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Poll 2015: Skrillex


Forget collaborations with the likes of Usher and Bieber. Forget the six Grammys and the 19 million Facebook fans. You know you’ve infiltrated pop music’s front lines when dads are shimmying their shoulders to your beats while driving their pre-teens to football practice.

Sonny Moore, the California native who has brought bass music to both festival stages and fathers in minivans under his musical moniker Skrillex, is a force to be reckoned with.

Like his sound or not, there’s no denying that he is among the most influential artists in music today. And whether Skrill likes it or not, his inherently non-commercial productions now sit squarely in the mainstream.

Of course, that’s the way things have always gone. When punk rock emerged as a rebellious answer to the limp Top 40 of its day, detractors presumed it was a spike-studded phase that would ultimately dissipate into the angst-ridden oblivion from which it presumably came.

While Sonny has said he doesn’t necessarily consider his music “dubstep” — eschewing genre classifications is a luxury afforded to the famous few who straddle sonic sectors — he does not blame people for dubbing it as such.

After all, definitions do change. To his credit, his own sound is constantly evolving, noisy as it may seem to some. Collaborations with artists far apart on the musical spectrum aside, Skrill has yet to become mired in any one set formula, and that is a refreshing reality in the world of commercial hits.

As he points out himself, his Grammy-winning breakout hit ‘Scary Monsters & Nice Sprites’ was an organic success, pushed to the front edge of trending releases by an audience that craved a whole new trend in and of itself.

The record was decidedly non-commercial at the time of its peak, and ignited a revolution for the genre. Skrillex has helped to birth the sound that launched a thousand screaming synths, but he has also embraced and supported music that sits on the opposite end of the irritation spectrum.

While his OWSLA imprint features the menu one might expect from an artist of Skrill’s ilk, his Nest HQ website showcases everything from groovy house to psychedelic jazz and aims “to nurture and encourage the growth of artists of all genres and all mediums, heralding their works through positive journalism, engaging, unique content, and genuine support.”

For Skrillex’s devout fanbase, Nest is just another reason to love him more — but for those who remain dubious, it’s a peek into who Sonny Moore might actually be.






Poll 2015: Knife Party

Knife Party
knife party
knife party

Knife Party don’t do interviews. It’s their thing... well, along with Daft Punk and, err, Burial. So we're still in the dark as to what their top track of 2015 was, or why they think there aren't more women in the Top 100 DJs list. But fair play to them, they're busy guys.

The duo, made up of ex-Pendulum alumni Rob Swire and Gareth McGrillen, dropped their first EP as Knife Party (the name comes from a Deftones track, they're not actually knife crime advocates) back in 2011 after leaving their strictly drum & bass days behind, and have since been dropping growling 140bpm beats for headbangers to lose their shit to.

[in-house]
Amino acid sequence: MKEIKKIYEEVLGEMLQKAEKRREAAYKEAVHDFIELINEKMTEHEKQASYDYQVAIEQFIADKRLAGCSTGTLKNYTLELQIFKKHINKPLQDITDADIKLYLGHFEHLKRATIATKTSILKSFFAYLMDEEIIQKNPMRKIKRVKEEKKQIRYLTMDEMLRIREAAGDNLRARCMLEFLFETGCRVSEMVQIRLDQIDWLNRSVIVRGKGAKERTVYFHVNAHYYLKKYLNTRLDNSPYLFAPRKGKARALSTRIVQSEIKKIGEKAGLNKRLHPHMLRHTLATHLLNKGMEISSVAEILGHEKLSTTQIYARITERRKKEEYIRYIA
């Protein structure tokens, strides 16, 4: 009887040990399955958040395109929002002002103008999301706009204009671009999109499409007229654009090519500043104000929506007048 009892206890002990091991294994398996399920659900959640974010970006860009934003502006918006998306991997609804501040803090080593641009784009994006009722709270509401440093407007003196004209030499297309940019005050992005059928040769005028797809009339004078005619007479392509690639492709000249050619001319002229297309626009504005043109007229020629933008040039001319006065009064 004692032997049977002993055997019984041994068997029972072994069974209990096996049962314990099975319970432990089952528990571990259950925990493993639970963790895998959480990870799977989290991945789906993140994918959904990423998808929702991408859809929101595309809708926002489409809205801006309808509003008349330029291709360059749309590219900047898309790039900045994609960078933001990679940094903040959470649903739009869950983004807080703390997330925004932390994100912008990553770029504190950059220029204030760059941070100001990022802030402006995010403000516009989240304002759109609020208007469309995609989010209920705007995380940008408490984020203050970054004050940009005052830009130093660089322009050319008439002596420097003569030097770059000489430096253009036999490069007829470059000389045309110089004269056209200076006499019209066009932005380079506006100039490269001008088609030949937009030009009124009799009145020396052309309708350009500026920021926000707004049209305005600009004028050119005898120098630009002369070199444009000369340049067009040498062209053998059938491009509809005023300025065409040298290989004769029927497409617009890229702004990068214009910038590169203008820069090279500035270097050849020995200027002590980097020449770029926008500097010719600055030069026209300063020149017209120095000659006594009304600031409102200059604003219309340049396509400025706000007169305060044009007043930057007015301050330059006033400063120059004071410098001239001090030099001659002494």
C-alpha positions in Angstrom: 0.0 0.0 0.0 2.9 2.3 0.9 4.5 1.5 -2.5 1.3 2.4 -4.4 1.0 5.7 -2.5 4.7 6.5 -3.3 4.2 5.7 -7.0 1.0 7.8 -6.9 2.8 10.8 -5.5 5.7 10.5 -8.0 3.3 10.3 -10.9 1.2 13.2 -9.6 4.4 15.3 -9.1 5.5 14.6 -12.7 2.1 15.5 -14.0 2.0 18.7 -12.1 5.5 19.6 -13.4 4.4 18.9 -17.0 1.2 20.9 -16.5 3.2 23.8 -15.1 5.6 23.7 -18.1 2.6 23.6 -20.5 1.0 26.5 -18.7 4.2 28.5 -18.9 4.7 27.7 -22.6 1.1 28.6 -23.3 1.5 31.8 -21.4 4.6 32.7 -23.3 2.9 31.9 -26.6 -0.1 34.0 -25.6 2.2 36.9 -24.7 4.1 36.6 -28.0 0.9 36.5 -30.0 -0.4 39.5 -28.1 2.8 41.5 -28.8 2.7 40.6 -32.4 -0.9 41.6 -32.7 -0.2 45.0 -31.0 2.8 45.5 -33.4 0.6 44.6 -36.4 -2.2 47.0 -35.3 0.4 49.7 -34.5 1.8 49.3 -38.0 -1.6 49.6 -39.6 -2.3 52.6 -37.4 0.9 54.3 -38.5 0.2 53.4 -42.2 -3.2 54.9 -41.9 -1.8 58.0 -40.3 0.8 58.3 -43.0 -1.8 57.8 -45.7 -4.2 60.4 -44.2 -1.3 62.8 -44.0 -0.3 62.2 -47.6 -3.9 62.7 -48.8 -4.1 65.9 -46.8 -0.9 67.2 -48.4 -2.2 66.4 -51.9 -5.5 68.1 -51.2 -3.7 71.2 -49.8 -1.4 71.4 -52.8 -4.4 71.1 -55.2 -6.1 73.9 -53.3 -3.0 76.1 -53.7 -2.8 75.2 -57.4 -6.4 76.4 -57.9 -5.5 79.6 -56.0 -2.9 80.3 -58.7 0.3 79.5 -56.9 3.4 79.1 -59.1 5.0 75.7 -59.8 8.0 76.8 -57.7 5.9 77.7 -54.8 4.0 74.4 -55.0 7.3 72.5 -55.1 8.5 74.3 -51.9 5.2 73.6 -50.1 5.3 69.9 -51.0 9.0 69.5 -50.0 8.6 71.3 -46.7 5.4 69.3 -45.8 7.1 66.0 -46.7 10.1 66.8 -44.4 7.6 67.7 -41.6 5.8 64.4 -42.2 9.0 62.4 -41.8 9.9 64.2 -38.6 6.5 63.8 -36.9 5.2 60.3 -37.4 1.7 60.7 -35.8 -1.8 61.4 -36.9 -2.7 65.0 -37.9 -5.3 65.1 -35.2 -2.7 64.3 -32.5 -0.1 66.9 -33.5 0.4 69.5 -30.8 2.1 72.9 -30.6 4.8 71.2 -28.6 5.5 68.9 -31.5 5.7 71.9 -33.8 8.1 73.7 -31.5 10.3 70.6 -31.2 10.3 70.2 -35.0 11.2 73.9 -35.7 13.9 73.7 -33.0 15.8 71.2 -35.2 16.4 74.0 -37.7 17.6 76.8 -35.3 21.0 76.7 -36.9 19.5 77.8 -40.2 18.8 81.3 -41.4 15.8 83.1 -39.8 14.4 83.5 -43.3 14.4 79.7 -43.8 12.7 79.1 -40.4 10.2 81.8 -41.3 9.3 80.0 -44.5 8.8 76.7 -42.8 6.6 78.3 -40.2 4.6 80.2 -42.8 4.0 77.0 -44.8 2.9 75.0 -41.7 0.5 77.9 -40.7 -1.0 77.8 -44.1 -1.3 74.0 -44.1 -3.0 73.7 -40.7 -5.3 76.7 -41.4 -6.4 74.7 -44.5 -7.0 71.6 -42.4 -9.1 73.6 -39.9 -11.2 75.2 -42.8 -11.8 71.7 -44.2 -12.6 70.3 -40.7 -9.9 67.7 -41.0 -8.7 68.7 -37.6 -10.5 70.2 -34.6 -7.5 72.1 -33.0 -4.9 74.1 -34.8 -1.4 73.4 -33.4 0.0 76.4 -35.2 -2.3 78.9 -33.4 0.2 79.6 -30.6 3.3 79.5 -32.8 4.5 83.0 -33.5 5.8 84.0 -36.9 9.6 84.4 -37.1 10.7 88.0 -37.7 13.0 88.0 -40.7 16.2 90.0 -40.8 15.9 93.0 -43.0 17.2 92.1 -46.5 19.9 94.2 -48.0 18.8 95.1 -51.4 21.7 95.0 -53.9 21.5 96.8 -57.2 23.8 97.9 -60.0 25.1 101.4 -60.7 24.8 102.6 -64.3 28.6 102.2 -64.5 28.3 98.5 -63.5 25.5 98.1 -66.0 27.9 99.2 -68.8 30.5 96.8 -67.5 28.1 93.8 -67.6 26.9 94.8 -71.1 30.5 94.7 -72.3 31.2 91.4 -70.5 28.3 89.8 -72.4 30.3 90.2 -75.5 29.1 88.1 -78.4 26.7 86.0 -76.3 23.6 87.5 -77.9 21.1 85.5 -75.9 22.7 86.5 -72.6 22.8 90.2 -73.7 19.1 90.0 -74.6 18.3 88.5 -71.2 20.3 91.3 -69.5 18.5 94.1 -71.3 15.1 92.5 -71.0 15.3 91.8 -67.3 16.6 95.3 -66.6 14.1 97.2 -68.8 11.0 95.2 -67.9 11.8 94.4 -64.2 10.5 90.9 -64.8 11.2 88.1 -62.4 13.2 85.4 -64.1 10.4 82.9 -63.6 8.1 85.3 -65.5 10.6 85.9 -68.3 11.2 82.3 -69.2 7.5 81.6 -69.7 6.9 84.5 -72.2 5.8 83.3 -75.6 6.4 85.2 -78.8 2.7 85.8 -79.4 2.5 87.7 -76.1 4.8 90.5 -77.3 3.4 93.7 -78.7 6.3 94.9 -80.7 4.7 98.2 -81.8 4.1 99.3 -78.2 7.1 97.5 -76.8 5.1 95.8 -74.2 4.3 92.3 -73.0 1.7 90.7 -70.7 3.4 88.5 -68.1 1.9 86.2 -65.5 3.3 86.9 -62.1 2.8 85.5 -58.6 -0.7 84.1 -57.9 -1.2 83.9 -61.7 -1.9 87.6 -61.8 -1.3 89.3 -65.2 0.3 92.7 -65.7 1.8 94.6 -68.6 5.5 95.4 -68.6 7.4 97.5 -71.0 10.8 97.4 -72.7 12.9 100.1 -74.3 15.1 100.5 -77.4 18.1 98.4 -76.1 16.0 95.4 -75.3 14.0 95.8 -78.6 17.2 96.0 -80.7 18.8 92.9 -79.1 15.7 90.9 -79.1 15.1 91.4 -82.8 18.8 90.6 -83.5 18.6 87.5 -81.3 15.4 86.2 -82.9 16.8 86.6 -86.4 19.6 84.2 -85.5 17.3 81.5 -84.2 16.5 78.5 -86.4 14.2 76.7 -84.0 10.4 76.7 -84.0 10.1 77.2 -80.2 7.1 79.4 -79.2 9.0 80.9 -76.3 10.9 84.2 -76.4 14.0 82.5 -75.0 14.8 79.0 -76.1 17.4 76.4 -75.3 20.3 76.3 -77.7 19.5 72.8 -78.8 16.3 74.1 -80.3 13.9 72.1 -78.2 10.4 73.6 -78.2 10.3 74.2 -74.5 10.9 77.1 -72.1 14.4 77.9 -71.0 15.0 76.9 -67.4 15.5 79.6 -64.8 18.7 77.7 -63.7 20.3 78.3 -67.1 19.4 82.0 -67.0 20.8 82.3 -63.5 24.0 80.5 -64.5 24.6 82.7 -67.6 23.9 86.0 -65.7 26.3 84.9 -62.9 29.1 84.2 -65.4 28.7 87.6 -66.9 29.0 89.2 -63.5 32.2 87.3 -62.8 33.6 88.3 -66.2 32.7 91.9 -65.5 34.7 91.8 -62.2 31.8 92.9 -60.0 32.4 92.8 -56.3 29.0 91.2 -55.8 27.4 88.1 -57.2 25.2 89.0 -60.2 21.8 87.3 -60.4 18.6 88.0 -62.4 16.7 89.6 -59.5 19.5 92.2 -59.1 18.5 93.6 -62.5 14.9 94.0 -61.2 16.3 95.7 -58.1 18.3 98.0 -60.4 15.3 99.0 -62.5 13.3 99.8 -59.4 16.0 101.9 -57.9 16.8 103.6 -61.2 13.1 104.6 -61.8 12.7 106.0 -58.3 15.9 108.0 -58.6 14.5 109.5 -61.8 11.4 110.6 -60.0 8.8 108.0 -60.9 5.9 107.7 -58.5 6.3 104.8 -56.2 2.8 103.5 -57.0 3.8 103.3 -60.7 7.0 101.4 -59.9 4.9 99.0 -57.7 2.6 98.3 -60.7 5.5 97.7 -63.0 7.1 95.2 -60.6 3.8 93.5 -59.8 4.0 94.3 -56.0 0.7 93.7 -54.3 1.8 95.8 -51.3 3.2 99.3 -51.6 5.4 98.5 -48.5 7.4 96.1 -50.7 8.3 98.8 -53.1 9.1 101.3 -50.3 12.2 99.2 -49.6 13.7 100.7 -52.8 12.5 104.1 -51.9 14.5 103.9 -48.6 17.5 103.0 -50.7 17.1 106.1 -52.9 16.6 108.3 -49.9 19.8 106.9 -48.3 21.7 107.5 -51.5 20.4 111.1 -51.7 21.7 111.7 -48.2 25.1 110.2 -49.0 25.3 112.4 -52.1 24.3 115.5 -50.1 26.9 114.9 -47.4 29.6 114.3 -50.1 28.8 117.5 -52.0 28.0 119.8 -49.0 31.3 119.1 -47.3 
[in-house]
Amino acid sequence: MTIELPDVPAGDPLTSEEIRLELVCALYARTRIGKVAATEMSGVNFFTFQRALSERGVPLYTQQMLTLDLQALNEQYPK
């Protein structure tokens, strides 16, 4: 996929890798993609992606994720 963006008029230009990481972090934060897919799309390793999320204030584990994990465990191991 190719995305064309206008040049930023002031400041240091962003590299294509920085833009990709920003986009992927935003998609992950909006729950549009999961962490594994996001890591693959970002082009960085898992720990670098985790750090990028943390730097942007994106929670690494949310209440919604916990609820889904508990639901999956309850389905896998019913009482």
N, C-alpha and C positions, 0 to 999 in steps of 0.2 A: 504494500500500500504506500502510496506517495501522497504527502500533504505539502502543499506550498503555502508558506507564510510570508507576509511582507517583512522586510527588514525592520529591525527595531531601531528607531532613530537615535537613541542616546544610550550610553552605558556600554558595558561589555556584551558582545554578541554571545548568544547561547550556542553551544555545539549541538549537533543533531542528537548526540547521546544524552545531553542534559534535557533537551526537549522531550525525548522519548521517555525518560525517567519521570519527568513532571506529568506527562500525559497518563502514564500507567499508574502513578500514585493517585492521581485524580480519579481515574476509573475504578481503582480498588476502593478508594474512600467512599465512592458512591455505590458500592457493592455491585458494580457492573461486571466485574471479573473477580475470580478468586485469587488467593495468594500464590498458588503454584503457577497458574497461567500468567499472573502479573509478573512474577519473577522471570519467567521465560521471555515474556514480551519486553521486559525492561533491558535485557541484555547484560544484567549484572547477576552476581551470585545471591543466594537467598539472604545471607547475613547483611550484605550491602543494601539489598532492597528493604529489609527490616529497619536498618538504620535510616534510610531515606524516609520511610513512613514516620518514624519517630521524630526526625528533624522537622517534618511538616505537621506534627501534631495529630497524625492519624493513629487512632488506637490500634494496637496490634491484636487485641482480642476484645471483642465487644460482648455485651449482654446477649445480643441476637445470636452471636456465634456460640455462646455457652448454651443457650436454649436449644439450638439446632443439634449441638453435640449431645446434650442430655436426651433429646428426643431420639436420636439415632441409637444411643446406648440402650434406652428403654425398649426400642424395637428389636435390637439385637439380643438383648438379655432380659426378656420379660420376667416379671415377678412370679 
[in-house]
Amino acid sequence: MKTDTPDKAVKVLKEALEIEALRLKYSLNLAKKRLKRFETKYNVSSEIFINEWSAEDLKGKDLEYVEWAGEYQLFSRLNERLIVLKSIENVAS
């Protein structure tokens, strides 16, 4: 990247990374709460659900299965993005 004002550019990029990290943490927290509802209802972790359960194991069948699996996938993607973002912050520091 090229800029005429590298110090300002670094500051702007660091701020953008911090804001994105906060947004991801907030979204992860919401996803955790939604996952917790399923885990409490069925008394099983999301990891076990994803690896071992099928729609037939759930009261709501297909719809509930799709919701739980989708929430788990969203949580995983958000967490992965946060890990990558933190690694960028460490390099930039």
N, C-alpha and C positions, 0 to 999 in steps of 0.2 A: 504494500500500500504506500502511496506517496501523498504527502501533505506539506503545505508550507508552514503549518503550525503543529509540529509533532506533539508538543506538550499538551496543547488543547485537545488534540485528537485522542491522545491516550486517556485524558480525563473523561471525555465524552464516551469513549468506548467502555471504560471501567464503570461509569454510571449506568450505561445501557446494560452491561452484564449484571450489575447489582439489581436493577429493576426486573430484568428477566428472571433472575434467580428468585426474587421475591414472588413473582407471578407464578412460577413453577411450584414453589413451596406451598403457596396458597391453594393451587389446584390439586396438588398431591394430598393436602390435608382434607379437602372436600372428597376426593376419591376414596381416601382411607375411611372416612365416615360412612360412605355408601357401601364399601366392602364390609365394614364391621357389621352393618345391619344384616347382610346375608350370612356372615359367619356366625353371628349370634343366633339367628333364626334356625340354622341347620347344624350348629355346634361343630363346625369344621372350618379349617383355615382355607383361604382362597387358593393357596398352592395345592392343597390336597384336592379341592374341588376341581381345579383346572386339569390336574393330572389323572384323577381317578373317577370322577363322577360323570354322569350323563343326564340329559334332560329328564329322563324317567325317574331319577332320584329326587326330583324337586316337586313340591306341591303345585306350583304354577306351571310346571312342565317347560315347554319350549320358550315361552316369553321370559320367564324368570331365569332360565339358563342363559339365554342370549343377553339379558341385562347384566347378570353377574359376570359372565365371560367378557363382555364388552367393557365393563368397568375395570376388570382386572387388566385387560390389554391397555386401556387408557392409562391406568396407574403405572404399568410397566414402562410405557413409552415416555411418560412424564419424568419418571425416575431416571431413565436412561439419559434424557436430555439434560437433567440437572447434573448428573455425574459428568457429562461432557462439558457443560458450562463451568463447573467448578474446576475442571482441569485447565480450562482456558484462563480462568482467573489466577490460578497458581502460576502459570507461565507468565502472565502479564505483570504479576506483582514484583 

Their first studio album, 'Abandon Ship', arrived late last year after being leaked on iTunes (whether accidentally or on purpose, we’re not quite sure), and the Australian duo gifted their followers with a handful of more aggy mid-range cuts.

And the productions keep coming: at this year's Ultra they announced that a brand new EP was done and dusted, premiering three new tracks for their army of fans: 'Parliament Funk', 'PLUR Police' and 'Kraken feat Tom Staar'.

While at Kingsday Festival they premiered new track 'ID' featuring Tom Morello of Rage Against The Machine fame — complete with battering-ram bass and all guns blazing. May 2016 herald even more fist-pumping moments and musical accolades for the gruesome twosome. FELICITY MARTIN

Questions Top100 DJs 2015 - Jon Dommett - 2015-11-16 14:06

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Perth, Australia

Poll 2015: Jack U

Jack U
jack u
jack u
New Entry

What do you get when you lock Skrillex and Diplo in a studio together? A wildly successful bass child, apparently. Unless you’ve been sleeping under a rock — with a very good set of earplugs — you’ve probably heard at least one of their productions as the duo Jack Ü, whether you wanted to or not.

Their debut ten-track LP, 'Skrillex & Diplo Present Jack Ü', was a co-release between their respective OWSLA and Mad Decent labels that smashed the streams earlier this year, peaking at the #1 spot on Billboard’s US Dance/Electronic Albums chart.

Jack Ü’s second single release off the album, a hit collab with boy wonder Justin Bieber titled ‘Where Are Ü Now’, propelled them into the iPods of pre-teens and parents alike... and, predictably, launched a fair amount of fury within the electronic dance music world.

Catchy though the song may be, making nice with one of the most loathed visitors to the island of Ibiza in the past decade — after the Kardashians, obviously — is bad enough, but making music with him is a slippery slope to navigate. Unless you’re Skrillex or Diplo, of course.

Then, you can chalk it up to Jack Ü and tell the haters to jack off after your track goes platinum in the US. Which it did. It also gave both Diplo and Skrillex their first top 10 hit on the Billboard Hot 100… and the Biebs his seventh.



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